Families receive POW updates at Green Tree meeting
Charles Dinan has spent the past 45 years waiting to bury his brother.
In March 1969, enemy fire shot down Air Force Lt. David T. Dinan III and his F-105D over northern Laos. His parachute tangled in the jungle canopy, and the 25-year-old pilot from New Jersey was killed in action. Fellow airmen located his body hours later, but fled amid reports of enemies and left Dinan's body behind.
“We expected the remains to be returned in a couple weeks, and it never happened,” said Dinan, who lives in Peters and served in the Marine Corps at the time of his brother's death.
Recovering lost service members' remains and identifying the unknown are the responsibilities of the Defense POW/Missing Personnel Office of the Department of Defense, along with the Joint POW/MIA Accounting Command. The department hosted one of its monthly family update conferences on Saturday in the DoubleTree by Hilton Hotel Pittsburgh-Green Tree.
About 200 families from within a 350-mile radius attended. The program included presentations on techniques used for search, recovery and identification of remains and individual updates.
Dinan attended the conference because of encouraging developments in his brother's case. For decades, his family gave up hope, until the past four years when David's friends and family began a “lobbying” push to recover his body.
In March, JPAC conducted a three-day investigation in Laos near the crash site. On the mission was Leland Sorensen, then a 21-year-old pararescue jumper who found Dinan's body the day he died.
On Saturday, Dinan received the results of that search: A once-white and green plastic identification card with a slight crack through the left side, bearing David's loopy, careful signature. With confirmation of the crash site, an excavation is planned for 2015.
“Forty-five years in the jungle,” Dinan said, slipping the card back into a plastic bag. “Hopefully, we'll get some remains, and we'll have a burial,”
As of August, 1,641 service members were missing from the Vietnam War, 90 from Pennsylvania. Of the 7,811 unaccounted members from the Korea War, 574 are from Pennsylvania. Nationwide, more than 73,000 service members are missing from World War II.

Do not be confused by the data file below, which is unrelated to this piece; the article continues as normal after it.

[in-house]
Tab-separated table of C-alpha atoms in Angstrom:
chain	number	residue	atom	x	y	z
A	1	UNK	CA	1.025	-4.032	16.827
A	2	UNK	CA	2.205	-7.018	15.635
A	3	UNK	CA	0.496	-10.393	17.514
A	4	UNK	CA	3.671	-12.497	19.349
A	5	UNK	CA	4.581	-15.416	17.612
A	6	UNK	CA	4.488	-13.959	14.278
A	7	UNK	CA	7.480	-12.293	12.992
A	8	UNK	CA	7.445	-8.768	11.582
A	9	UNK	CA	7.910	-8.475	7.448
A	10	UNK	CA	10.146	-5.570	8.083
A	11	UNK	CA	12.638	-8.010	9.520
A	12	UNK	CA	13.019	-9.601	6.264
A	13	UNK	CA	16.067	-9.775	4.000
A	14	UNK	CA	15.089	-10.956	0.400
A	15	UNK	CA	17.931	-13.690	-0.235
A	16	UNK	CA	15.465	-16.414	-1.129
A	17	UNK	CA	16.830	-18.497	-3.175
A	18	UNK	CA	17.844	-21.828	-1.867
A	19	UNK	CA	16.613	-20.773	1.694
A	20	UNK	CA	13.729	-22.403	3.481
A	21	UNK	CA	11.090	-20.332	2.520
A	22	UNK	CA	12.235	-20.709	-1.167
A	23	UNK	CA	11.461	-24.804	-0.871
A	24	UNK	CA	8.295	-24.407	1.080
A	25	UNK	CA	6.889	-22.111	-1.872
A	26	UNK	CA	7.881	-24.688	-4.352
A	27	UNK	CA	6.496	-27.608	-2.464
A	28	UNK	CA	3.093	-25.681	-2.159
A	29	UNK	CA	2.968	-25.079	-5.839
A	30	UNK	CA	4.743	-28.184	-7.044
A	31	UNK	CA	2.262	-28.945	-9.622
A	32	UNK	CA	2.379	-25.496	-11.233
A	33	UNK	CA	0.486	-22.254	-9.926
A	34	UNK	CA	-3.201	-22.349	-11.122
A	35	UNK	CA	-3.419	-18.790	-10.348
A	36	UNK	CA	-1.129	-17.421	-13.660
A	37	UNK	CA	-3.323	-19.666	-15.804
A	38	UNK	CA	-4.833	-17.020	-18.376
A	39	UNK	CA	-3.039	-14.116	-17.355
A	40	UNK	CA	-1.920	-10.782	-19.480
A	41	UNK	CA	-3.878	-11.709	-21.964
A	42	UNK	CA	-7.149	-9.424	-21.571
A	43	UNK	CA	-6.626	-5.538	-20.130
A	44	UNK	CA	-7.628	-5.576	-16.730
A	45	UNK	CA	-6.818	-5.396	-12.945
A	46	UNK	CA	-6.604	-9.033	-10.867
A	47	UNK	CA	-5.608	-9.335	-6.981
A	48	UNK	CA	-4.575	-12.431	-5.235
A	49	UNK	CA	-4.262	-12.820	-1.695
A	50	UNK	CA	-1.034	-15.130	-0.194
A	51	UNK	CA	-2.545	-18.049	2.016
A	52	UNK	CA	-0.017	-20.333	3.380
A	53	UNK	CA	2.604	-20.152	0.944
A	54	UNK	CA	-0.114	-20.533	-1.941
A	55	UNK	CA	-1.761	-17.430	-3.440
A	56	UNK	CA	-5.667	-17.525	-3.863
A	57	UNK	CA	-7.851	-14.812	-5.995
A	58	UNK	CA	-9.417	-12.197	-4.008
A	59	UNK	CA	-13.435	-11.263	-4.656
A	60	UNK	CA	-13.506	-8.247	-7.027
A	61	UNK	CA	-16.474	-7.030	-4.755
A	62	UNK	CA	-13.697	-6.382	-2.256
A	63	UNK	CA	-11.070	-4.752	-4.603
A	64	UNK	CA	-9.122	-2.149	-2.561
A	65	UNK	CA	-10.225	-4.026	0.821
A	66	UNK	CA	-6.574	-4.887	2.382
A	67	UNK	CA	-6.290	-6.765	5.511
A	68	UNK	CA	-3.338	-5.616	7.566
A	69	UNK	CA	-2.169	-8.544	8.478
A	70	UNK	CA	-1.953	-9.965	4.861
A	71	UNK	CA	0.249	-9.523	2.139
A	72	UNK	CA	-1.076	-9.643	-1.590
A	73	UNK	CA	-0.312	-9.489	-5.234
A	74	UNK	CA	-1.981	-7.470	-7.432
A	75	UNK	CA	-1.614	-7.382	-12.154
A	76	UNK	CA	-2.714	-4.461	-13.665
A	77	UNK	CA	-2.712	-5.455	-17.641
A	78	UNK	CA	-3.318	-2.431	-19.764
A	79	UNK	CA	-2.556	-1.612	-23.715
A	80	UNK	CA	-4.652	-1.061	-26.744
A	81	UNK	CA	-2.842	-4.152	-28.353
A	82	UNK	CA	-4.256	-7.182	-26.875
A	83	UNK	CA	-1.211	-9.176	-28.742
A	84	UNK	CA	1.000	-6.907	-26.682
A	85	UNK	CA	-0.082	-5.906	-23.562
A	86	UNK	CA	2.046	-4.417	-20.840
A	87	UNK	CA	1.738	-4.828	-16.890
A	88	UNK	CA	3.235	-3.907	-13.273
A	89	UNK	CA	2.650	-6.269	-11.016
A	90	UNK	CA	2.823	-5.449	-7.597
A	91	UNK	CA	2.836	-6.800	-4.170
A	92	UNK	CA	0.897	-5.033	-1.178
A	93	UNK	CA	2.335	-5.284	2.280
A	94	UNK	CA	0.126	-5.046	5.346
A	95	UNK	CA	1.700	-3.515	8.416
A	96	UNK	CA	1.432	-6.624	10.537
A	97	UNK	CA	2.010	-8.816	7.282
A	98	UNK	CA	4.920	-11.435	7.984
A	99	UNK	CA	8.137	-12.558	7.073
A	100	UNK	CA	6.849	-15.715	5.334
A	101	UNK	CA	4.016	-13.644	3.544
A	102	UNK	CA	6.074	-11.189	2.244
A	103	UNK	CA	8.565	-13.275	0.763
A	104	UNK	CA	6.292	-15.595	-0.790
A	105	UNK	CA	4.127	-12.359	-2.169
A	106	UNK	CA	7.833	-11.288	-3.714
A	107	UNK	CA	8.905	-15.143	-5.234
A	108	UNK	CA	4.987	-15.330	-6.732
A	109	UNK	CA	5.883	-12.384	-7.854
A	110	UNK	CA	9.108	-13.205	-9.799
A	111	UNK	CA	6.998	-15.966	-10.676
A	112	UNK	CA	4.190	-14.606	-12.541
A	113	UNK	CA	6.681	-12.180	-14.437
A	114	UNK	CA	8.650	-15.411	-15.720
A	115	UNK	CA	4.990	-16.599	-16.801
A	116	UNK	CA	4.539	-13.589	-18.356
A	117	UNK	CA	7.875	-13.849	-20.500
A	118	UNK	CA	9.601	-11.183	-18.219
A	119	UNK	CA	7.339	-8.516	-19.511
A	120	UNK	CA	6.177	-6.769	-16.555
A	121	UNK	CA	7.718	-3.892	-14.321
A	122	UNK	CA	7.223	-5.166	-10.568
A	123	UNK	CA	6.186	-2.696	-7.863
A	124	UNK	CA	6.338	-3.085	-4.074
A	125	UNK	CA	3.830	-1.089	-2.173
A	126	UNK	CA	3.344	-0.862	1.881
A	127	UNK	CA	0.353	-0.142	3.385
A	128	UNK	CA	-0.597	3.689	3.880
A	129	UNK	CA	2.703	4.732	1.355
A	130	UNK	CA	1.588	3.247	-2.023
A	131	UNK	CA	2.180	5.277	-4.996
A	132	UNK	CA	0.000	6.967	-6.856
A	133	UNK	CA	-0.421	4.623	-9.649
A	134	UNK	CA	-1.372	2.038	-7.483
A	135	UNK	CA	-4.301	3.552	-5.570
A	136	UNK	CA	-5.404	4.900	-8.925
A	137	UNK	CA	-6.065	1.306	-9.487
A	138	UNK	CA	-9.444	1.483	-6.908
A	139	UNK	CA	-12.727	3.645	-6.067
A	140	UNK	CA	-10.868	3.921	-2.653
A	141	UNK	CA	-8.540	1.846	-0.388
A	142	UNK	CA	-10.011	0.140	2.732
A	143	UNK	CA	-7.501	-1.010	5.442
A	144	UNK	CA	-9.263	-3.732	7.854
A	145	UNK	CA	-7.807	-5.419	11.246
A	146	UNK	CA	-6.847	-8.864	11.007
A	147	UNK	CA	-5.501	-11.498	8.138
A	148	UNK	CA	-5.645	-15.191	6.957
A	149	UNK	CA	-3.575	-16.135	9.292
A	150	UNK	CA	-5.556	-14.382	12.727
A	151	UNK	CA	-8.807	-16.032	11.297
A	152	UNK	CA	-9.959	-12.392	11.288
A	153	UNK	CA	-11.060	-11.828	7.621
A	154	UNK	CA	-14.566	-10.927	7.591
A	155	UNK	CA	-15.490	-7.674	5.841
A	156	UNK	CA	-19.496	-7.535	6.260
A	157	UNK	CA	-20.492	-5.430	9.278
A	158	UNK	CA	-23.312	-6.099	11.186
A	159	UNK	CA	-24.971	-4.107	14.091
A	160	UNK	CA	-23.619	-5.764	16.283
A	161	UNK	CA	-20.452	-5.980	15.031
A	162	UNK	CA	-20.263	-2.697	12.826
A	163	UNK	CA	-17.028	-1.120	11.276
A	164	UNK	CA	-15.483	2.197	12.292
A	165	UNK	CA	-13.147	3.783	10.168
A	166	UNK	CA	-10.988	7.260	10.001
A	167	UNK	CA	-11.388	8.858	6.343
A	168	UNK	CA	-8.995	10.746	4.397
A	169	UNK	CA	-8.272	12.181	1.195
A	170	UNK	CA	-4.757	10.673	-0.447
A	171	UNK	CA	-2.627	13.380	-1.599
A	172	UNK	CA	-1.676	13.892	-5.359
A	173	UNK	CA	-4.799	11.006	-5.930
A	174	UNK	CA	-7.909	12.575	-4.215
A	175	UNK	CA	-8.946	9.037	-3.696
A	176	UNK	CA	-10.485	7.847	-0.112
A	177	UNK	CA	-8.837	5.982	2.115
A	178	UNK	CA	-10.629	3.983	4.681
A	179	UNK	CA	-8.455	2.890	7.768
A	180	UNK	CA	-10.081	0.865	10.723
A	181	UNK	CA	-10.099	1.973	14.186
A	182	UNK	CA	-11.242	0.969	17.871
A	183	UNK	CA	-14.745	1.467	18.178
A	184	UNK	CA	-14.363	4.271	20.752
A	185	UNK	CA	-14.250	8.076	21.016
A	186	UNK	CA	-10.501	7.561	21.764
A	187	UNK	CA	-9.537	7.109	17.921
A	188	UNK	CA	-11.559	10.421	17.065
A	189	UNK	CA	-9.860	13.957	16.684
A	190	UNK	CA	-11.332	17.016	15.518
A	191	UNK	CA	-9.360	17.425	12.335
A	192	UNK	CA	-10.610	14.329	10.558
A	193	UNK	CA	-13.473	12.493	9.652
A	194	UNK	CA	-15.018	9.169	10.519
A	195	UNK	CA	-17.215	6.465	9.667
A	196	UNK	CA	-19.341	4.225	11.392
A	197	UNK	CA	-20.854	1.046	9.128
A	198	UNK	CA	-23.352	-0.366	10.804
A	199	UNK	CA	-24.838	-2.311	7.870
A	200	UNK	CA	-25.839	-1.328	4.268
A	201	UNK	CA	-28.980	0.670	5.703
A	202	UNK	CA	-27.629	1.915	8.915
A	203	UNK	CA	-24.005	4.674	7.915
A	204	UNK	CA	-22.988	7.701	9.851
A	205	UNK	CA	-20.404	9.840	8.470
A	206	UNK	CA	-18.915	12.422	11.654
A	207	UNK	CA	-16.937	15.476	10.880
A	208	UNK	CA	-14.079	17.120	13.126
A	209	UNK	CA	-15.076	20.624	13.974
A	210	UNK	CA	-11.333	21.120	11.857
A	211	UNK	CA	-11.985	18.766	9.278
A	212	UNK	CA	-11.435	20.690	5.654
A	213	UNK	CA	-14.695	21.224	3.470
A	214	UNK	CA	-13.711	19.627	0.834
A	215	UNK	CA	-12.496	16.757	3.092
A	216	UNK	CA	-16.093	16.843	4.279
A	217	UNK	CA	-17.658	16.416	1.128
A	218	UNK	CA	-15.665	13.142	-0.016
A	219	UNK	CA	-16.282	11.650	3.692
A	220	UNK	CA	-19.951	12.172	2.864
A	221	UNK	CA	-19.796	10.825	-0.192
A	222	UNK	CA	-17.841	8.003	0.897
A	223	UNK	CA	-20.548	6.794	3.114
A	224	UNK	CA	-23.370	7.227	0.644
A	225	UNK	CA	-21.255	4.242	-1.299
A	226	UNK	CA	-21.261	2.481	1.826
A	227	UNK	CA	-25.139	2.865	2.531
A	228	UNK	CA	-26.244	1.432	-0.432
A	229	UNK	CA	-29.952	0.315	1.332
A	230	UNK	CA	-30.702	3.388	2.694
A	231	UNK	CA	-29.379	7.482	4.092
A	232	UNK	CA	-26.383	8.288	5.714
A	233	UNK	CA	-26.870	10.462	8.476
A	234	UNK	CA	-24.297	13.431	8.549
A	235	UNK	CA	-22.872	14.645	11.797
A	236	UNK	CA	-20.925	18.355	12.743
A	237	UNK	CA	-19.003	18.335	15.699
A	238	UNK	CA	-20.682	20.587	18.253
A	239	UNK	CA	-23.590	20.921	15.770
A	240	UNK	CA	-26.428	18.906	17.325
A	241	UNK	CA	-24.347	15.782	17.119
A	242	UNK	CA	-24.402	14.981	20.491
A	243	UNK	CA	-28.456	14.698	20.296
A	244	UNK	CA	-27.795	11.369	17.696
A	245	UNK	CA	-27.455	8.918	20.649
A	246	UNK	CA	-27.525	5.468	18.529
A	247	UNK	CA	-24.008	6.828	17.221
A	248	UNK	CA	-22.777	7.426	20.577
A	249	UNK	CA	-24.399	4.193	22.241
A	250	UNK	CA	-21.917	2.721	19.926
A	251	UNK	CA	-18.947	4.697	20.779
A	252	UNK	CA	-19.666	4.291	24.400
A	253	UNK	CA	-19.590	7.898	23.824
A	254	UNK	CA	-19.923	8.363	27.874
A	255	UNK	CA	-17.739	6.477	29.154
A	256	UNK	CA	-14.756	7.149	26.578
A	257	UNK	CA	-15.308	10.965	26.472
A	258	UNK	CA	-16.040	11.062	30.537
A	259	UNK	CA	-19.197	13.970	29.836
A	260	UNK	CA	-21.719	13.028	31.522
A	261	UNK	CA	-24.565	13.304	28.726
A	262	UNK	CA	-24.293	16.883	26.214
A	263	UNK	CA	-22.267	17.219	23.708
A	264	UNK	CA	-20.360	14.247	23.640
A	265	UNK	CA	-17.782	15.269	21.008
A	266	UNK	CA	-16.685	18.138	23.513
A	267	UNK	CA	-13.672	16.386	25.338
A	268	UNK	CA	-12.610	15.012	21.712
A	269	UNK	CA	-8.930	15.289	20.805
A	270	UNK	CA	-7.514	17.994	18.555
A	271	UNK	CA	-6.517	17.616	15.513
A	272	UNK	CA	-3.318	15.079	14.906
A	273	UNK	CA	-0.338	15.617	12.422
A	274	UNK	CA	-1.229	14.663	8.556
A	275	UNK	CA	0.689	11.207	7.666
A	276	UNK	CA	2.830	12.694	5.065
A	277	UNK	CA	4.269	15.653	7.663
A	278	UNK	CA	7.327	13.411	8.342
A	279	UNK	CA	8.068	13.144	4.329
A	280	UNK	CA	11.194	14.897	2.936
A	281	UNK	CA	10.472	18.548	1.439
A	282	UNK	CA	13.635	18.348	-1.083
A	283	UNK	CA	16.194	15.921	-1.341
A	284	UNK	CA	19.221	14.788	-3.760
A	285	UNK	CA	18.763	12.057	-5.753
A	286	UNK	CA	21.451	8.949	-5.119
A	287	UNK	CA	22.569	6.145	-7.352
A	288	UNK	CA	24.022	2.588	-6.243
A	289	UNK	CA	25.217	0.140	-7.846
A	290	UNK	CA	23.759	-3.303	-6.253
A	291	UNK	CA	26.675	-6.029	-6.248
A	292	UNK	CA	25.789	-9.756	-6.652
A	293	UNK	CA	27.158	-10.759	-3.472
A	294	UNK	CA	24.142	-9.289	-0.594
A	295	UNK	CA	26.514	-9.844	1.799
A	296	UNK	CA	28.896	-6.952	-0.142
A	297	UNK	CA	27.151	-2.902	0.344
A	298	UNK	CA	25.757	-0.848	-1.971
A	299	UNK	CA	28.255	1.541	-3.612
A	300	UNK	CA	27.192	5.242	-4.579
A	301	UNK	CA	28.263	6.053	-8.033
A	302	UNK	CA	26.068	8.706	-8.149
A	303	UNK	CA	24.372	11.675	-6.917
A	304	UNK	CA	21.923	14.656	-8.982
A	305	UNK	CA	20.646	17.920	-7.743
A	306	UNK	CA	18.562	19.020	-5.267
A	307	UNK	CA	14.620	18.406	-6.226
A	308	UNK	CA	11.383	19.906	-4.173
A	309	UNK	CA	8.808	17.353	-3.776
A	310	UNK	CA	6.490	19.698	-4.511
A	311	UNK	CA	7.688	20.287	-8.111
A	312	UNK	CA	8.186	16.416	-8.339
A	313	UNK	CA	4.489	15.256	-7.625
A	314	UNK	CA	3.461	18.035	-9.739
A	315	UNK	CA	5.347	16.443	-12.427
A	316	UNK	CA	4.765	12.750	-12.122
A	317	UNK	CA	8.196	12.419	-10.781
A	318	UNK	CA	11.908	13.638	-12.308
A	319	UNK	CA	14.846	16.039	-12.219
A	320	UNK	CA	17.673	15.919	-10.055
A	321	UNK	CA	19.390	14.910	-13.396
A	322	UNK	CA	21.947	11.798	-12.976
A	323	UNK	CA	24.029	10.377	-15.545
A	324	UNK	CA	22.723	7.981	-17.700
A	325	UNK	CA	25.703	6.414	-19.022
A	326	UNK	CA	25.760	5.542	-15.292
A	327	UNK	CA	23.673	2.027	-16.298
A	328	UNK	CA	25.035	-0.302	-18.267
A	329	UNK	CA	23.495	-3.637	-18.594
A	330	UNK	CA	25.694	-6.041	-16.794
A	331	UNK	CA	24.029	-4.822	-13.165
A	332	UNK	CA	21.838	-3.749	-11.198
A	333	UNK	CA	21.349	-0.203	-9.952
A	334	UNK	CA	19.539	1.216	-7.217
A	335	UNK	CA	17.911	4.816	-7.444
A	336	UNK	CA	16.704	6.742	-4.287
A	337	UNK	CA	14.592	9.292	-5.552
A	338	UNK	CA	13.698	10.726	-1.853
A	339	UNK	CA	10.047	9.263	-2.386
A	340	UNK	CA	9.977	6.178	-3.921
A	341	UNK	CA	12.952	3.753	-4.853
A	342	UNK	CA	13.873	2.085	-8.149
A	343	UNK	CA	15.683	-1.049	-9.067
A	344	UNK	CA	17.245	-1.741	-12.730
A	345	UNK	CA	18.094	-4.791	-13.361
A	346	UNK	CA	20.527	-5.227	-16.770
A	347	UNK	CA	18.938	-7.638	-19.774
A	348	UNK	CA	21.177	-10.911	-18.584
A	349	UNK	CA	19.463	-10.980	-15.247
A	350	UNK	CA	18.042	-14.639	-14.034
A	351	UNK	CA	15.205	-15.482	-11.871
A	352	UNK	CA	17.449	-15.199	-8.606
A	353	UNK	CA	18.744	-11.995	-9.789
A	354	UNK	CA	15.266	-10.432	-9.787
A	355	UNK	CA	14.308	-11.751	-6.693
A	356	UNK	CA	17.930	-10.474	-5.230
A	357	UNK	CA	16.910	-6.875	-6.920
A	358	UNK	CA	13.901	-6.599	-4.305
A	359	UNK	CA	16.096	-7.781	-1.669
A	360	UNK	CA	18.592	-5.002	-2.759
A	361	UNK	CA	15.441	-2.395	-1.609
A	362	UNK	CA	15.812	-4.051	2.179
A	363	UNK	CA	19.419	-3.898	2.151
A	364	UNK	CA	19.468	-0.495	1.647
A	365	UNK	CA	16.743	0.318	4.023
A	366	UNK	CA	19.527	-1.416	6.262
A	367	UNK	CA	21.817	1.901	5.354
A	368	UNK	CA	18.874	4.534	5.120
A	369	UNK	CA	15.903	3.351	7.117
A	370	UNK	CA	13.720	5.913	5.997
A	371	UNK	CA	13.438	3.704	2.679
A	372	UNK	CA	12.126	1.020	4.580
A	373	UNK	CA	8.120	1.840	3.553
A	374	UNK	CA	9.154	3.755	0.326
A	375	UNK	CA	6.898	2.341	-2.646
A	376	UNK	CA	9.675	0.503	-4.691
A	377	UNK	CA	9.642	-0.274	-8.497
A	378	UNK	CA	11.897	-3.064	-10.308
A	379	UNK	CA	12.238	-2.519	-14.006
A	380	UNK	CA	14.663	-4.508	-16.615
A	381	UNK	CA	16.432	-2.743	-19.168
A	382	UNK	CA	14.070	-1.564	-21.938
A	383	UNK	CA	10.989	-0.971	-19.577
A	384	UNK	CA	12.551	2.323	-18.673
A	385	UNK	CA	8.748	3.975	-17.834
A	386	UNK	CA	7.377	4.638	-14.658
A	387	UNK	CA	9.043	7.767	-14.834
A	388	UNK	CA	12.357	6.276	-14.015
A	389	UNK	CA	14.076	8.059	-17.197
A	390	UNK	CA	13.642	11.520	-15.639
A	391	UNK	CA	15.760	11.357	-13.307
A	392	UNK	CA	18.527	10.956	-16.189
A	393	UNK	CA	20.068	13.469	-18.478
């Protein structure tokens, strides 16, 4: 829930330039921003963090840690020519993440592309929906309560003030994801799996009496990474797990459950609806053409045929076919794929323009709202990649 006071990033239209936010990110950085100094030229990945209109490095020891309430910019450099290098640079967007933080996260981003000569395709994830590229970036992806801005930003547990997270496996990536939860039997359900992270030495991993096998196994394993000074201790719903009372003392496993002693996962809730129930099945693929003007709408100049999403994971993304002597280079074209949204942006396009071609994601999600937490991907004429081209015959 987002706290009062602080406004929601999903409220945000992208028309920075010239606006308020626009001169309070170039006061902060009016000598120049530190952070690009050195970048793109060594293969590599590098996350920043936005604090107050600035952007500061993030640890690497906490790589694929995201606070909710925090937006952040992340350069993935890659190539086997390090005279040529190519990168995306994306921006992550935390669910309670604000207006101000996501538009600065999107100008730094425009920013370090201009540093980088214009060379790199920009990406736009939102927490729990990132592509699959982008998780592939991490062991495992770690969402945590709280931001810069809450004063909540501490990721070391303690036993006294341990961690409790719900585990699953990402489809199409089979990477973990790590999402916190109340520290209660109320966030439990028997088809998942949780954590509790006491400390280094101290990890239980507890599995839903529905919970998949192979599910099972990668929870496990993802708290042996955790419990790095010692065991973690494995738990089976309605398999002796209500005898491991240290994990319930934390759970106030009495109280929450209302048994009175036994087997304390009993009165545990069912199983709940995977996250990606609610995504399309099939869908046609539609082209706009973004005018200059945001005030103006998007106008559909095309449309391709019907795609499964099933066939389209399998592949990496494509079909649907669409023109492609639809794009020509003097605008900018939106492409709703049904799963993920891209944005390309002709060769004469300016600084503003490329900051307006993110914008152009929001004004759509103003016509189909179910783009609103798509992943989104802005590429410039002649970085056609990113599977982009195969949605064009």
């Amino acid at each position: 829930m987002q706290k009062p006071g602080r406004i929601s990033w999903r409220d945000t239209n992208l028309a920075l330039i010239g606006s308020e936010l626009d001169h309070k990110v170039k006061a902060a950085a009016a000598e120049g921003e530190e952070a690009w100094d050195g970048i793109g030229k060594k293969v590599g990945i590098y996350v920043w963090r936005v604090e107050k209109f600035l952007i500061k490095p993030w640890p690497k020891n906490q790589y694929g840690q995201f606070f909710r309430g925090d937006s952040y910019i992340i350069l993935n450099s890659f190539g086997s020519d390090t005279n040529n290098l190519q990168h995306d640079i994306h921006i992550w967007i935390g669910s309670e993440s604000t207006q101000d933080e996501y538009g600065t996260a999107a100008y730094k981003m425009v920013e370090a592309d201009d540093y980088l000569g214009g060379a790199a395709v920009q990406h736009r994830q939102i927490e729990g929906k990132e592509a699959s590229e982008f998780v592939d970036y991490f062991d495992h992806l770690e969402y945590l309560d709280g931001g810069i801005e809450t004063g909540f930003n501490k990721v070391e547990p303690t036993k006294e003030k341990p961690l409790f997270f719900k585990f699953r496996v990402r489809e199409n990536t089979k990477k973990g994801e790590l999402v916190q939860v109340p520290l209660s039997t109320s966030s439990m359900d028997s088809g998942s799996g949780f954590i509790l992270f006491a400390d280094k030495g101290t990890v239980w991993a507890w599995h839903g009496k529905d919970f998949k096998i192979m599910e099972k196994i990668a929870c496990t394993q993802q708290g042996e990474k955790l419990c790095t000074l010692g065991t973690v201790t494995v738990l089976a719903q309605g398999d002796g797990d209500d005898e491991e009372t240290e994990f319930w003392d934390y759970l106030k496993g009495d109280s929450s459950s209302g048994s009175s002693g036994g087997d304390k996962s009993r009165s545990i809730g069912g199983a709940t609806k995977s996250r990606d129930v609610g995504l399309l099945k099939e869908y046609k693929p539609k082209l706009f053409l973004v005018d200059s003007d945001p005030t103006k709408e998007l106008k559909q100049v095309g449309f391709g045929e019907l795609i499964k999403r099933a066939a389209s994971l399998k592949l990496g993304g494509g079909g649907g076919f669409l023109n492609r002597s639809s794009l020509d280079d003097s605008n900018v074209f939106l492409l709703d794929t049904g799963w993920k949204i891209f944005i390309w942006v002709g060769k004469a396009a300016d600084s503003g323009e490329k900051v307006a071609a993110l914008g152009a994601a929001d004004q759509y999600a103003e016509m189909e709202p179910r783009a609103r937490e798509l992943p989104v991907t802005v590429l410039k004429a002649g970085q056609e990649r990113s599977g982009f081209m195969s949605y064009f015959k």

Mary Megyesi, a forensic anthropologist with JPAC, explained how researchers recover bodies from burial sites in Vietnam and elsewhere. Researchers try to identify the member using dental records, DNA pulled from bone fragments or any nearby personal effects.
James Canick of the Armed Forces DNA Identification Laboratory emphasized why relatives of missing service members should give their DNA to researchers. Extracting DNA from recovered remains has become more efficient in the past 20 years, he said.
“Our problem today is not getting DNA from the remains ... it is finding the match,” he said. “That is really the key, ‘What do we compare back to?' ”
Sgt. Shelia Sledge, spokeswoman for the Department of Defense POW/MIA Office, said the department's goal is to identity every missing service member. But with more than 53,000 lost at sea, full accounting is an ongoing effort.
Sledge said about 80 to 90 service members are identified annually.
Ed Sykes of Rose Hill, Kan., was Lt. David Dinan's roommate at the base. Four years ago, after an annual trip to the Vietnam Memorial, Sykes got in touch with Dinan's relatives, including Charles, to begin pushing to retrieve David's body. Bureaucracy is slow, he said, which is frustrating to a fighter pilot. But Sykes views the ID card discovery and planned excavation as one step closer to the military funeral Dinan deserves.
“He gave up everything at the age of 25,” Sykes said. “You don't leave him laying on the ground in the jungle, you get him out of there, and you bring him home, and you bury him properly.”
Melissa Daniels is a staff writer for Trib Total Media.